Jesus Praying for the Whole Family -- By: S. Lewis Johnson, Jr.

Journal: Emmaus Journal
Volume: EMJ 09:1 (Summer 2000)
Article: Jesus Praying for the Whole Family
Author: S. Lewis Johnson, Jr.


Jesus Praying for the Whole Family

S. Lewis Johnson, Jr.1

Introduction

The final words of our Lord’s highpriestly prayer come before us now, and they, just as His other words in this beautiful prayer, touch upon abidingly significant truths. For example, He mentions things that have to do with heaven, and what Christian is not interested in his future home? Near the end of the prayer Jesus prays, “Father, I will that they also whom thou hast given me, be with me where I am; that they may behold my glory, which thou hast given me: for thou lovedst me before the foundation of the world” (v. 24).

And the nature of church unity, a subject of contemporary interest, is one of the emphases of His last words. Three times in the last paragraph He refers to things that touch the question in a specific way. Twice He prays that we may be one as He and the Father are one (cf. vv. 21–22). And then He prays that we may be “made perfect in one” (cf. v. 23). His words raise the question of the nature of church unity. The Apostle Paul speaks of unity “of the Spirit in the bond of peace” in Ephesians 4:3, which evidently has to do with the unity brought about by the baptism of the members of the body of Christ into the unity of the true church, a unity forged by the Holy Spirit upon faith in Jesus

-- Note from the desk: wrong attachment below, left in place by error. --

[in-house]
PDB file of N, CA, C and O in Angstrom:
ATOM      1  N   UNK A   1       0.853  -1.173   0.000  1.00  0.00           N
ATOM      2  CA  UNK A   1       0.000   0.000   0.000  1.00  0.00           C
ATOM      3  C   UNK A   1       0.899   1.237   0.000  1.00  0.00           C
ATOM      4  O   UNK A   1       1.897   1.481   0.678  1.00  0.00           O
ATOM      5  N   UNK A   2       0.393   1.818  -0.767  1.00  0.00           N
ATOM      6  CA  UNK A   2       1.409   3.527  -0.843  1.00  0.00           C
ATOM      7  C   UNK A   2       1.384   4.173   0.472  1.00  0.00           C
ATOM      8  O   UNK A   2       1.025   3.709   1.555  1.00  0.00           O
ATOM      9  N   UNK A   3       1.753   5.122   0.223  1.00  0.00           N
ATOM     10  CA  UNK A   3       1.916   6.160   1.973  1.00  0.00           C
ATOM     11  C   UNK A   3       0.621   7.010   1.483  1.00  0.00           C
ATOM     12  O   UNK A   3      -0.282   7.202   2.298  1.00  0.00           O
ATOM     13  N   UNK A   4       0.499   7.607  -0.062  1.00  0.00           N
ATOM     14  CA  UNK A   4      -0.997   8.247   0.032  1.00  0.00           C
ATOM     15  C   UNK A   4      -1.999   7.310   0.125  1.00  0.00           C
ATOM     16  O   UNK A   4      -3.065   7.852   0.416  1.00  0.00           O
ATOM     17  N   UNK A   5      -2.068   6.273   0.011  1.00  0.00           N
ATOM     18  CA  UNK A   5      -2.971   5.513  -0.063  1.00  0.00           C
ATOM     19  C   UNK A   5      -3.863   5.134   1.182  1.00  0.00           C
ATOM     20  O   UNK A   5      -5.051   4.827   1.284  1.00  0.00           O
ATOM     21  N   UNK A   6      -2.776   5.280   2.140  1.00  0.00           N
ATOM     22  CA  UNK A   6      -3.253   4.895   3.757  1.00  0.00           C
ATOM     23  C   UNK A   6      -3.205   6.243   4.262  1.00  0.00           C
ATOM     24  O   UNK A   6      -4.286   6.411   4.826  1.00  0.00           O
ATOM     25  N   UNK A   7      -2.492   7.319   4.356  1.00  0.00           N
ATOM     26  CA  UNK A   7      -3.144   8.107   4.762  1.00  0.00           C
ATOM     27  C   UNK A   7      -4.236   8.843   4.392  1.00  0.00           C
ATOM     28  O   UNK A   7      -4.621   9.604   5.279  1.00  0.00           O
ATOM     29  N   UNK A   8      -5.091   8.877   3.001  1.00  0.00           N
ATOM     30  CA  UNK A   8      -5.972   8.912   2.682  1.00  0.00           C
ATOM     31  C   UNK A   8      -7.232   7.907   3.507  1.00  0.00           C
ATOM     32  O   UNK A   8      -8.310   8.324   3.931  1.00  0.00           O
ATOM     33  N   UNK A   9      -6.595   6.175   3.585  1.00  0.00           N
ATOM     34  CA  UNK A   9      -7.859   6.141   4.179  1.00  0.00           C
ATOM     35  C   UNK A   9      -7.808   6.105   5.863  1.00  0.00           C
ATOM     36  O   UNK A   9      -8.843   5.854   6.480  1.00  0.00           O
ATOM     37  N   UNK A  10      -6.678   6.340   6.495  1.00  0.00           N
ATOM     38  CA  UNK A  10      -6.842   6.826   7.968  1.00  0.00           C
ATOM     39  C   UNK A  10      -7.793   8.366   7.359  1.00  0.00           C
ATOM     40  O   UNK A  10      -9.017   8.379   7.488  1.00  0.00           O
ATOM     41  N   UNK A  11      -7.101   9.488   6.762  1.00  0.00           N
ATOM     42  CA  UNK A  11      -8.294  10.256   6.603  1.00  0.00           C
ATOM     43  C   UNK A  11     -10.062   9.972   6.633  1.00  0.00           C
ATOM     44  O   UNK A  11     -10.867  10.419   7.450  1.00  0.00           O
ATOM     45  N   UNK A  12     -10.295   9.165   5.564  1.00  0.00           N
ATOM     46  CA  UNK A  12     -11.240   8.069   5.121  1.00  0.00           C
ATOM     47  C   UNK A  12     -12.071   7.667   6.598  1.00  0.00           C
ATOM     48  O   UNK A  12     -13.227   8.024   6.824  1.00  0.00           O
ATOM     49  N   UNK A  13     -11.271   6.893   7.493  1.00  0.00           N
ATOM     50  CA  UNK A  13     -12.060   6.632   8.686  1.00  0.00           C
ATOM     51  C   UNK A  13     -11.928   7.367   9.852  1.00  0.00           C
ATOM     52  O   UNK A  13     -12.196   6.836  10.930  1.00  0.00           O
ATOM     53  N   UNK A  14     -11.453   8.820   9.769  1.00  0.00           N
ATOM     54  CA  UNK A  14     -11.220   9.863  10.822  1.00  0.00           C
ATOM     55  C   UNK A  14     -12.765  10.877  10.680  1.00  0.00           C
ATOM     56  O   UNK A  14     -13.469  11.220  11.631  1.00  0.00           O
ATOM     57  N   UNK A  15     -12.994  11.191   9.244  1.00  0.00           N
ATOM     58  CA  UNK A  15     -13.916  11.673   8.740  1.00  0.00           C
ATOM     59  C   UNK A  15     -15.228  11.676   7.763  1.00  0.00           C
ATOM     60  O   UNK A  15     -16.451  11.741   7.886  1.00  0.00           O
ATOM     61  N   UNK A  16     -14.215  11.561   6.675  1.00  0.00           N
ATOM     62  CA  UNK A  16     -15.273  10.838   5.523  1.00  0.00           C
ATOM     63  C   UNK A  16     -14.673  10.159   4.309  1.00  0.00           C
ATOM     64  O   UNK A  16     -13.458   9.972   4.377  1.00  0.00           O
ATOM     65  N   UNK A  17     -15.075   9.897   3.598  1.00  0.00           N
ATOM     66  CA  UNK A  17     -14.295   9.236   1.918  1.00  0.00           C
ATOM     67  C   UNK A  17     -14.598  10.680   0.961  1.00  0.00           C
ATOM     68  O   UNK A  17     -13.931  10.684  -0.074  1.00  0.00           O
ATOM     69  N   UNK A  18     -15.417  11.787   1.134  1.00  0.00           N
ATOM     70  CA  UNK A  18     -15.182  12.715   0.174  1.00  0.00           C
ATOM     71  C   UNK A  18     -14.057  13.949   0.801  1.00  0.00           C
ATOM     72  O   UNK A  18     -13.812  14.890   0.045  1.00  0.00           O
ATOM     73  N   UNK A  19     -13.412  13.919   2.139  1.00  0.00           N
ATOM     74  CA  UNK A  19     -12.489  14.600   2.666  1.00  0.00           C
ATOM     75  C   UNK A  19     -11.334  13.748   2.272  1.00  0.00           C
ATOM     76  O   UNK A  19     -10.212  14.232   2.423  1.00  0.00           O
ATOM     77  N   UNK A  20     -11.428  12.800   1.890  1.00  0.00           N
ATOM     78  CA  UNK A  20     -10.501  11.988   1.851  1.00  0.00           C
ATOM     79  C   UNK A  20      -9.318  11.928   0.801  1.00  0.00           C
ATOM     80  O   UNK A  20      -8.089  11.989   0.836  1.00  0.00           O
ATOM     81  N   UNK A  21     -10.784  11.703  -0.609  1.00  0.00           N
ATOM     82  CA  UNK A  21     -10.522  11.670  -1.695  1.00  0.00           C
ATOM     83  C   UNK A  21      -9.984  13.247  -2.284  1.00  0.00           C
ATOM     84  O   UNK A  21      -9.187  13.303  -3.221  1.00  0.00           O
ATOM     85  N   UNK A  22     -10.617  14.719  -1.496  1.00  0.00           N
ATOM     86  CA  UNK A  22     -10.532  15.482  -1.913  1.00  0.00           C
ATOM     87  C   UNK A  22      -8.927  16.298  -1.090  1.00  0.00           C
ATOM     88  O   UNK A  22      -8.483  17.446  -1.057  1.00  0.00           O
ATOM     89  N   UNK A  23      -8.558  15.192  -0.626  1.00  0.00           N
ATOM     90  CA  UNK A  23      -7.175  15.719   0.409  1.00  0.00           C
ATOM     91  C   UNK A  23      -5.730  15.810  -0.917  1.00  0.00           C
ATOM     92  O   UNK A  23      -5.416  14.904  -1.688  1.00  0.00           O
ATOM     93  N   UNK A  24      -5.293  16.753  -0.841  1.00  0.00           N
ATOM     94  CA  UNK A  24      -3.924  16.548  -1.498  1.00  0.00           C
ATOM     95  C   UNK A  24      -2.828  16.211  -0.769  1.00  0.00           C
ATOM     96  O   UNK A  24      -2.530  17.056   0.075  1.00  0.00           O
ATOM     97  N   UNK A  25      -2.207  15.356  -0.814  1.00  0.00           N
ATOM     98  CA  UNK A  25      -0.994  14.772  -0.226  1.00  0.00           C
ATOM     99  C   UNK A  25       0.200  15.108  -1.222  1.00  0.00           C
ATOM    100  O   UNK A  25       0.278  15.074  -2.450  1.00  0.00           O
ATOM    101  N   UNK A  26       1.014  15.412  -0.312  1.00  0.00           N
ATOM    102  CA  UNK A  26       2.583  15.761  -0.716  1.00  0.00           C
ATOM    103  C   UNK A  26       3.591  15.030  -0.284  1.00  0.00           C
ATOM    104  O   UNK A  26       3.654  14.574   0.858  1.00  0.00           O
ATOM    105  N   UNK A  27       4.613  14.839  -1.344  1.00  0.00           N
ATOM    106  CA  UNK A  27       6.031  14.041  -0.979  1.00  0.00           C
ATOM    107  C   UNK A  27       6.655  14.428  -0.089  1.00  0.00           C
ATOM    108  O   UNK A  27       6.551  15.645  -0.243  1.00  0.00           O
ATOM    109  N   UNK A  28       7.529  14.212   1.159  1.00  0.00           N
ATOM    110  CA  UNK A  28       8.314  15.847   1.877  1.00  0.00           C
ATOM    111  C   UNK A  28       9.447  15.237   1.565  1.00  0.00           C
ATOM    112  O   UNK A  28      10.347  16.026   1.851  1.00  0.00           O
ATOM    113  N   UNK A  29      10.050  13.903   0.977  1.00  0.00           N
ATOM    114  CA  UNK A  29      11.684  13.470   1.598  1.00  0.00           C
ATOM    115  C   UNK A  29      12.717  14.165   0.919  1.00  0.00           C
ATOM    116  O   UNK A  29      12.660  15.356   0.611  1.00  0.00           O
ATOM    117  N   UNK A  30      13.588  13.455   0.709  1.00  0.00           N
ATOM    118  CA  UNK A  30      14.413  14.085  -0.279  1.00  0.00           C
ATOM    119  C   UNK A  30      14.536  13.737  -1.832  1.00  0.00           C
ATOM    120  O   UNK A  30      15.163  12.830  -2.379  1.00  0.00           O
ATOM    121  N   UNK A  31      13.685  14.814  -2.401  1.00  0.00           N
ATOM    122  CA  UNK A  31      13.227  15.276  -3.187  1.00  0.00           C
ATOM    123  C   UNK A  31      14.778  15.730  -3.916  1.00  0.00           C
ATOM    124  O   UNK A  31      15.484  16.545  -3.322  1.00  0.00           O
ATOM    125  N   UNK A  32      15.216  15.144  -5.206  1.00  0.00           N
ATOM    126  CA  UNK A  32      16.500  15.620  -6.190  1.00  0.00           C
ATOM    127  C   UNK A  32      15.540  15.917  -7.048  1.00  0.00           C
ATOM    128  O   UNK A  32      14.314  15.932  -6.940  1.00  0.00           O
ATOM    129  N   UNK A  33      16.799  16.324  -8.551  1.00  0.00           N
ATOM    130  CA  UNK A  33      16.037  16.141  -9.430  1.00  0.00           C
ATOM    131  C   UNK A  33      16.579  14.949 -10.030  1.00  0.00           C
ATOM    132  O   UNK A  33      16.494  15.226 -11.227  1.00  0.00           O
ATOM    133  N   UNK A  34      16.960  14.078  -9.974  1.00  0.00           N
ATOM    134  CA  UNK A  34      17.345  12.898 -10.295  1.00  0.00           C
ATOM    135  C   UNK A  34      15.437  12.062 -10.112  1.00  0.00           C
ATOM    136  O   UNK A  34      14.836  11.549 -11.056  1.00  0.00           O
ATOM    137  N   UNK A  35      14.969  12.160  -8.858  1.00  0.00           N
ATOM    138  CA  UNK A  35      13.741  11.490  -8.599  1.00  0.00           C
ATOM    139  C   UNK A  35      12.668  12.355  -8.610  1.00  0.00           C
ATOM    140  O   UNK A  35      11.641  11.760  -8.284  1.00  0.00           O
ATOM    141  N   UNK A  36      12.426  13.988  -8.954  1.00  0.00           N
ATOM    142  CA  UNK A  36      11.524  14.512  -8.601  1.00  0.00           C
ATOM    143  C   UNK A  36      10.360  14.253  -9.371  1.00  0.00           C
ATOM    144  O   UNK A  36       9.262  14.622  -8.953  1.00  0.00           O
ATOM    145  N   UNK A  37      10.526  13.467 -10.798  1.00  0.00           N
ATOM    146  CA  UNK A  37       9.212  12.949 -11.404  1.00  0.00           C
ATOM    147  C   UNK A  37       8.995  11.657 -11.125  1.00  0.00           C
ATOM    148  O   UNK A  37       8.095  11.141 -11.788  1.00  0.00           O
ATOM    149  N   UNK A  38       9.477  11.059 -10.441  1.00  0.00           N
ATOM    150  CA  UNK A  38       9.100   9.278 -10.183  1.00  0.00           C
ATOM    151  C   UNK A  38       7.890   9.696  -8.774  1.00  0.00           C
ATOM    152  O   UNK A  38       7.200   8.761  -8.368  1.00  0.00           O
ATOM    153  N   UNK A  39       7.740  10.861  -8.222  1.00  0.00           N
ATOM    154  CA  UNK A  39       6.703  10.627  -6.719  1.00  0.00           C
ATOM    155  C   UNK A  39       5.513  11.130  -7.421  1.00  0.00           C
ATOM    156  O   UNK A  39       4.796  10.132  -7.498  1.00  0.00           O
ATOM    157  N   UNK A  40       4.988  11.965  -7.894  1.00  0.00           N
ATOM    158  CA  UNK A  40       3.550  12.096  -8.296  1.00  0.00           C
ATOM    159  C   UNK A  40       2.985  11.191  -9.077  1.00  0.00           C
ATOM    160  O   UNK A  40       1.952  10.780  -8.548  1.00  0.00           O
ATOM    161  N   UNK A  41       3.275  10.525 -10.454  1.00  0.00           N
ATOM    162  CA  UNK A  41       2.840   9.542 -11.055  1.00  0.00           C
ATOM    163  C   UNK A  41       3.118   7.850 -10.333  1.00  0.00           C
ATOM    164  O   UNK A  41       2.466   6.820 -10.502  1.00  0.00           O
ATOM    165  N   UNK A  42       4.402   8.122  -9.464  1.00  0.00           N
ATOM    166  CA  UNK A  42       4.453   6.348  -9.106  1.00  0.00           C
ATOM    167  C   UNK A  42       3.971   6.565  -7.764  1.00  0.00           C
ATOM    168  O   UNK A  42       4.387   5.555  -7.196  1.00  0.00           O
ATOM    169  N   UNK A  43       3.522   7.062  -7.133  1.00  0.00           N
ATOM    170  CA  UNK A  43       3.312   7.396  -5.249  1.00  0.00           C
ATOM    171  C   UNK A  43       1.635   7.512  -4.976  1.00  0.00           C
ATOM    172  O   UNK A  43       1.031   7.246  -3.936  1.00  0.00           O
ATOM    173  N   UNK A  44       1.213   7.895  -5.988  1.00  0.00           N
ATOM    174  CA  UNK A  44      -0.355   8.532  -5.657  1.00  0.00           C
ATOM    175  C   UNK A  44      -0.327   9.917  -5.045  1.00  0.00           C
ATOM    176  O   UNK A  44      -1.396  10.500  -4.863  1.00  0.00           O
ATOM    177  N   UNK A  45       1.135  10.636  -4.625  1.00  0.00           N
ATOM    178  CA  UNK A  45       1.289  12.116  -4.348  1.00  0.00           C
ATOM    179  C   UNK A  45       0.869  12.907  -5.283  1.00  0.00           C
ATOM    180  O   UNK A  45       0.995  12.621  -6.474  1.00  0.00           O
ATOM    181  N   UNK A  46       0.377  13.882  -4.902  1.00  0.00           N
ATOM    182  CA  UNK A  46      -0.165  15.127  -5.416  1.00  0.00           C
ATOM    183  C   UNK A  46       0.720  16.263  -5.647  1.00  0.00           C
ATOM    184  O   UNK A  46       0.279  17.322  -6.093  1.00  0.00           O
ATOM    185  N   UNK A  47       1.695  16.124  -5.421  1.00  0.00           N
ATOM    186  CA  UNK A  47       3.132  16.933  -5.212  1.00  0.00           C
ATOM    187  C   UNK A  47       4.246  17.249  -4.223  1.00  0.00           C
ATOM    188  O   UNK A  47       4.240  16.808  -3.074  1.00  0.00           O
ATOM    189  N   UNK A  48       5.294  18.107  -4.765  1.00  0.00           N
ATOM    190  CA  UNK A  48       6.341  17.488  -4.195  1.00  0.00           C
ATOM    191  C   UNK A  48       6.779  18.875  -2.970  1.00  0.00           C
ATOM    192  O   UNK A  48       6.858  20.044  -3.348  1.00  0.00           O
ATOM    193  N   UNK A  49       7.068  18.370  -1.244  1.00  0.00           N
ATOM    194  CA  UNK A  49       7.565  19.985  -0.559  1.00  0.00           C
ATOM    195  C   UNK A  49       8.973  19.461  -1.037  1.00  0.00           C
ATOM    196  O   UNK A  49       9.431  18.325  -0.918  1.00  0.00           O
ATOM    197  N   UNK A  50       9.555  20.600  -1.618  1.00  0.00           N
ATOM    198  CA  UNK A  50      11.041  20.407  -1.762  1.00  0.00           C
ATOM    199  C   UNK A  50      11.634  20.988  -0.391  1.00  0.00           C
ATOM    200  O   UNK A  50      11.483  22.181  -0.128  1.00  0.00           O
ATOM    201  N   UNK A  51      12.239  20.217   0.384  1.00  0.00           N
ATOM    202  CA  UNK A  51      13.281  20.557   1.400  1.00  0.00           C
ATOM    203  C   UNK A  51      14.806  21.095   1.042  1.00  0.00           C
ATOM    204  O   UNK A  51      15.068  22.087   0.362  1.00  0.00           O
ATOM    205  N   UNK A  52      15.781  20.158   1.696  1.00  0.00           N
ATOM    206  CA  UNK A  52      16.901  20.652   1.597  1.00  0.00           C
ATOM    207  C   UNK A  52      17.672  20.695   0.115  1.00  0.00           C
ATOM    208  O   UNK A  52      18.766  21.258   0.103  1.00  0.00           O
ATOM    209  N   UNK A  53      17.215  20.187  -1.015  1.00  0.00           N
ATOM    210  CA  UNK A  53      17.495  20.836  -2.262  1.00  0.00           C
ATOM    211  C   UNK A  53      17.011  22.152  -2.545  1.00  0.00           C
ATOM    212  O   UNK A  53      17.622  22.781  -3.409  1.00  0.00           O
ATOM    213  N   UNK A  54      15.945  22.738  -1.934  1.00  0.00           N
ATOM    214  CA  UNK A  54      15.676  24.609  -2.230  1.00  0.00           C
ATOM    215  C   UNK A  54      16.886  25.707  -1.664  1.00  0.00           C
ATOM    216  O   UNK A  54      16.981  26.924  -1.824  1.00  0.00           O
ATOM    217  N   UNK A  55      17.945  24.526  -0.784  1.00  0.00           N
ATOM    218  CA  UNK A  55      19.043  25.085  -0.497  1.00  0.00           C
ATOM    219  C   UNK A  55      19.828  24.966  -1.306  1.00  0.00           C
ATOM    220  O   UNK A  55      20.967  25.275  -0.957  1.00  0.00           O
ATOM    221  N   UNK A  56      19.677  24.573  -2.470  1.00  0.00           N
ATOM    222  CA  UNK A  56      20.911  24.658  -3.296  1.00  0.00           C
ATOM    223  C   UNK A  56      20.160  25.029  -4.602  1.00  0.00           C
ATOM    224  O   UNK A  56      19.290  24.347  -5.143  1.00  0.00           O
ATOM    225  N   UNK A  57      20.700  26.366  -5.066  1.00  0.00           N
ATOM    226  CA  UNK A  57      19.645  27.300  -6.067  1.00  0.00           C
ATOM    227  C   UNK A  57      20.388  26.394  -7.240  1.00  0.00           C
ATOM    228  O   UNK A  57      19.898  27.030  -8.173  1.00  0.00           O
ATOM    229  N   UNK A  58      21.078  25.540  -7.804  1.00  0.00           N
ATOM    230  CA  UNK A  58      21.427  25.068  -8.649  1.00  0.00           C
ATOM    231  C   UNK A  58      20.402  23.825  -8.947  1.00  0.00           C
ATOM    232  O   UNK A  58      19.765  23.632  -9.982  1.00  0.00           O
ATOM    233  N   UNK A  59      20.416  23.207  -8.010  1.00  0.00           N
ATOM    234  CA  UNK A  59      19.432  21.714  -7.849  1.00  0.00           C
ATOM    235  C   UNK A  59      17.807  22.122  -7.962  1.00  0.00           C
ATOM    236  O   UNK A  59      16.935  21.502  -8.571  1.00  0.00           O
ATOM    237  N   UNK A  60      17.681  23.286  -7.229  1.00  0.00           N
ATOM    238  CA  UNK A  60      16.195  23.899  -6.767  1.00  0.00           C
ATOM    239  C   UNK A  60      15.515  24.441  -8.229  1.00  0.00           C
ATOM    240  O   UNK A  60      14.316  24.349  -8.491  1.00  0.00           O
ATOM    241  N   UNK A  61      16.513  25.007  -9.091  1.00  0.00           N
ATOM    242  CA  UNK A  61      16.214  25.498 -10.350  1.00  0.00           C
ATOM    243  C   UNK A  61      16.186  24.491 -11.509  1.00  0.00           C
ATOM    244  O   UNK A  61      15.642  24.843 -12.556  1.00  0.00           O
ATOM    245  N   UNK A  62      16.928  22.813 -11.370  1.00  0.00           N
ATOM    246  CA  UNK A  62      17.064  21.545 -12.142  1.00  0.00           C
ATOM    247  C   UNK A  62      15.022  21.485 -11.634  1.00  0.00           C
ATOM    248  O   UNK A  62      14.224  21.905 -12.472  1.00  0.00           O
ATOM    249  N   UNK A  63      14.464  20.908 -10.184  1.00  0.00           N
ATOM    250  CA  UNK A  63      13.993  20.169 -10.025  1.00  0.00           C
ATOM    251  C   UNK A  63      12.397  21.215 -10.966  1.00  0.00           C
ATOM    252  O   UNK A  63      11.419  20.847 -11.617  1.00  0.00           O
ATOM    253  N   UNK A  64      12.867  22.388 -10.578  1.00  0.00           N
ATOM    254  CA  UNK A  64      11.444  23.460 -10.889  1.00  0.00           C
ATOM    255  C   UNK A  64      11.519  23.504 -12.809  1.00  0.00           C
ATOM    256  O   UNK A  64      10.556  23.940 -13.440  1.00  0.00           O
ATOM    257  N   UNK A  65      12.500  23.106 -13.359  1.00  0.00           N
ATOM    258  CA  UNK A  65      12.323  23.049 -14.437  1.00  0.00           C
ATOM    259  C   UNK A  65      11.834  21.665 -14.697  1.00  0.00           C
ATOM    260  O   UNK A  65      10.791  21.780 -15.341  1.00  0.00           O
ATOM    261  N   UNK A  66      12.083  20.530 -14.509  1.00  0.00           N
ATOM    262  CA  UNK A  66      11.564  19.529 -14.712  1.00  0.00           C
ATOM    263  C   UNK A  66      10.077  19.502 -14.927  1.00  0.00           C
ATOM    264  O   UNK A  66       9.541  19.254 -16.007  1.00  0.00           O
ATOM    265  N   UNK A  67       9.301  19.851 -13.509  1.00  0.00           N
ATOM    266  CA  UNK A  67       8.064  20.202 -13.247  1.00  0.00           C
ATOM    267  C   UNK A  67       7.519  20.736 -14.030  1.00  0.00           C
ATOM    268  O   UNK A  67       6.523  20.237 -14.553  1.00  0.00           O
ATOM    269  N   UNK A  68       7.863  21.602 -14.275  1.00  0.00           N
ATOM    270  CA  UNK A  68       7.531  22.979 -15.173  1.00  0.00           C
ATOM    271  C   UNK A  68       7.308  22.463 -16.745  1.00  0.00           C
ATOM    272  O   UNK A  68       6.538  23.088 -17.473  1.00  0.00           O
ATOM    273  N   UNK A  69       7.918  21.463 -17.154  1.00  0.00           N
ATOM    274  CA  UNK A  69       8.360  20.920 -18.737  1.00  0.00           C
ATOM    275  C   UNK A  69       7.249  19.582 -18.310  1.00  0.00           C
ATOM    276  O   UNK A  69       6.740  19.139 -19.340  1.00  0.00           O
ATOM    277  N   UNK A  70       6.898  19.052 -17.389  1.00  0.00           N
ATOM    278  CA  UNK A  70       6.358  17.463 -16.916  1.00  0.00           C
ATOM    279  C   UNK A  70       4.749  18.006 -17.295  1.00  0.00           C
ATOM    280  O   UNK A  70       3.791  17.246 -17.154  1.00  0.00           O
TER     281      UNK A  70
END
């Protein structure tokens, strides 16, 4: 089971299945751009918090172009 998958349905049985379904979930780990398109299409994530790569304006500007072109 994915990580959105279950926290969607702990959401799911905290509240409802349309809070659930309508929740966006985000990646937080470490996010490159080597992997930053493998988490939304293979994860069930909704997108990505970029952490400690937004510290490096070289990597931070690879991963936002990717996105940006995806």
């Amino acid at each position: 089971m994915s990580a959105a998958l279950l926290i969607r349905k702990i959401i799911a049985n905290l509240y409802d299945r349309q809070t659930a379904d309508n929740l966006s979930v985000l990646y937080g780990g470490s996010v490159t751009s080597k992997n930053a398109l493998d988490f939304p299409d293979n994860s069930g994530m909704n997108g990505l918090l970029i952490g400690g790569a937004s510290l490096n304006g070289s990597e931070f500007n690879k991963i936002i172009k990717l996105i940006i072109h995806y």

Christ. But is Jesus speaking of this unity? or does He have in mind some kind of outward organizational unity, as some interpreters would have it.2

And what is the nature of the mission of the church? Is it social welfare, as many professing Christians, usually liberal in their theology, and some well-meaning but misguided evangelicals, would have it? Or is it the evangelism of the world, and must all the resources and energies of the church be directed to reaching the lost? Well, who would seek to belittle evangelism? We are all interested in that, because it is a part of our Lord’s demands of us. On the other hand, it is very unwise to deny that there is a time and place for evangelism, and that there are legitimate prerequisites for effective work along these lines. Many years ago a leader in modern evangelism pointed out that it was very important that the apostles be prepared, be spiritually worthy, to spread the gospel. Having in mind their lack of spiritual wisdom and knowledge, he wrote,

Had the disciples gone forth as missionaries before the day ...

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